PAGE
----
Yet, God shows that he is in control of all things, as he cares for his Son. It says, “An angel of the Lord appeared to Joseph in a dream. ‘Get up,’ he said, ‘take the child and his mother and escape to Egypt. Stay there until I tell you, for Herod is going to search for the child to kill him.’” God knows all things and is going to make sure that the Savior of the world would be kept safe. He sends this warning to Joseph, who is to take the child to safety in Egypt. This is not the first time that God’s people had gone for refuge to Egypt. Abraham and, later his grandson, Jacob, went to Egypt in time of famine. Again, Matthew sees a fulfillment of an Old Testament prophecy in this as he quotes from Hosea 11, “Out of Egypt I called my son.” Just as God was at work, behind the scenes as the nation of Israel was brought out of Egypt in God’s good time, so his Son, Jesus, would be brought back to the land of Israel under God’s protecting hand. God was not going to allow Herod to disrupt the plans he had for establishing his Son’s eternal kingdom.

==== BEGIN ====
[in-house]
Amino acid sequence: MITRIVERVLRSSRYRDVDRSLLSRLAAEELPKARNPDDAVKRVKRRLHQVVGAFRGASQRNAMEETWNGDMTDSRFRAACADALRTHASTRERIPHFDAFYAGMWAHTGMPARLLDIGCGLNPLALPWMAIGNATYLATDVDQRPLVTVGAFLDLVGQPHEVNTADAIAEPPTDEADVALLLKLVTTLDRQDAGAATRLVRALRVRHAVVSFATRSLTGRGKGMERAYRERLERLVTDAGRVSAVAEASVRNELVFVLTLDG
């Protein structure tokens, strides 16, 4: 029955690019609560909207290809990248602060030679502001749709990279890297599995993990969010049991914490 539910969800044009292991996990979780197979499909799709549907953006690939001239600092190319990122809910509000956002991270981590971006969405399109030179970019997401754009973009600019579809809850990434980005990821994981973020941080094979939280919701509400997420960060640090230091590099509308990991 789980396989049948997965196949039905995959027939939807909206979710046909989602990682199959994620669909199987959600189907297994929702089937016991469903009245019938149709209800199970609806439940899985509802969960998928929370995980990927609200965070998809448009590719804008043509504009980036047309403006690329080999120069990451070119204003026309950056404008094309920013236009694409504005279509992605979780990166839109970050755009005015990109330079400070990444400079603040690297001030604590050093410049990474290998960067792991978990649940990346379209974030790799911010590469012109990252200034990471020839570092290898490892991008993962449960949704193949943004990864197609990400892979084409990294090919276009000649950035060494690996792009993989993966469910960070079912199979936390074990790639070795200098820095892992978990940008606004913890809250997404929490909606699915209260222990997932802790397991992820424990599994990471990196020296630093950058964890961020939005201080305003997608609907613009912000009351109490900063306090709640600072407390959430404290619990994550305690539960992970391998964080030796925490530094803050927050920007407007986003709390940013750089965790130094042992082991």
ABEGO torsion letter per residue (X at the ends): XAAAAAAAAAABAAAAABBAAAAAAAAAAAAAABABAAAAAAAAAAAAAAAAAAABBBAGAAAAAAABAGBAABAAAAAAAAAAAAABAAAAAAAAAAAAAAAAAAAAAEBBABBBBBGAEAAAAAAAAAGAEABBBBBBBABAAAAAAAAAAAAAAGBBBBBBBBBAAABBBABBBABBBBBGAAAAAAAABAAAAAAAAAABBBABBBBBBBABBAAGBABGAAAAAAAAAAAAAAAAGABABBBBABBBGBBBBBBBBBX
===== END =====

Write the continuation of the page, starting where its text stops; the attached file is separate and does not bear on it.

We are reminded in Psalm 2, “The kings of the earth take their stand and the rulers gather together against the LORD and against his Anointed One.” King Herod, as well as others through history, have tried to usurp the authority of God. They try to do things that are against what God wants. Yet, as the psalm continues, “The One enthroned in heaven laughs; the Lord scoffs at them.” The Lord looks at them, shaking his head, asking them, ‘Who do you think you are to try and usurp the authority that I have given my Son?’ We read of the establishment of the kingdom of Christ in Ephesians 1, “[God] raised [Christ] from the dead and seated him at his right hand in the heavenly realms, far above all rule and authority, power and dominion, and every title that can be given, not only in the present age but also in the one to come. And God placed all things under his feet and appointed him to be head over everything for the church.”